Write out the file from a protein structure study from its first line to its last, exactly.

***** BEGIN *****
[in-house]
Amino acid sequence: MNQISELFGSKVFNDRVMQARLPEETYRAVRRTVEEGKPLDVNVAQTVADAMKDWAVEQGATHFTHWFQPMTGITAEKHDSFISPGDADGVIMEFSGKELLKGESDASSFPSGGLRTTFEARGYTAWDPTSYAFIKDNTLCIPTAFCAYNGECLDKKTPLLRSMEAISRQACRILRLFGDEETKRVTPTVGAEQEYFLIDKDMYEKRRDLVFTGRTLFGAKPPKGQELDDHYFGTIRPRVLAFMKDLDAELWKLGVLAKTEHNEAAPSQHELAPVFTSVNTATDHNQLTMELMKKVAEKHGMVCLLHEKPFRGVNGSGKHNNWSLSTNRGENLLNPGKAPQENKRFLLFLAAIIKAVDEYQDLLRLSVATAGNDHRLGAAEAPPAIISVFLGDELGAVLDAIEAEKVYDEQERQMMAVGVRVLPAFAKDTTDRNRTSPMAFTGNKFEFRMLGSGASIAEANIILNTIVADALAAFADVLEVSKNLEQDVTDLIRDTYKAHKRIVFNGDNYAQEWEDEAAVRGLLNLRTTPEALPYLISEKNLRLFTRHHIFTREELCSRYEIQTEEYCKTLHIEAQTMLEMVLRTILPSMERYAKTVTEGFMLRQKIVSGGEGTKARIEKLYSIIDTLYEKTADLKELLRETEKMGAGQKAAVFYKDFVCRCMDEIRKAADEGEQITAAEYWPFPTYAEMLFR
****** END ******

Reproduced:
[in-house]
Amino acid sequence: MNQISELFGSKVFNDRVMQARLPEETYRAVRRTVEEGKPLDVNVAQTVADAMKDWAVEQGATHFTHWFQPMTGITAEKHDSFISPGDADGVIMEFSGKELLKGESDASSFPSGGLRTTFEARGYTAWDPTSYAFIKDNTLCIPTAFCAYNGECLDKKTPLLRSMEAISRQACRILRLFGDEETKRVTPTVGAEQEYFLIDKDMYEKRRDLVFTGRTLFGAKPPKGQELDDHYFGTIRPRVLAFMKDLDAELWKLGVLAKTEHNEAAPSQHELAPVFTSVNTATDHNQLTMELMKKVAEKHGMVCLLHEKPFRGVNGSGKHNNWSLSTNRGENLLNPGKAPQENKRFLLFLAAIIKAVDEYQDLLRLSVATAGNDHRLGAAEAPPAIISVFLGDELGAVLDAIEAEKVYDEQERQMMAVGVRVLPAFAKDTTDRNRTSPMAFTGNKFEFRMLGSGASIAEANIILNTIVADALAAFADVLEVSKNLEQDVTDLIRDTYKAHKRIVFNGDNYAQEWEDEAAVRGLLNLRTTPEALPYLISEKNLRLFTRHHIFTREELCSRYEIQTEEYCKTLHIEAQTMLEMVLRTILPSMERYAKTVTEGFMLRQKIVSGGEGTKARIEKLYSIIDTLYEKTADLKELLRETEKMGAGQKAAVFYKDFVCRCMDEIRKAADEGEQITAAEYWPFPTYAEMLFR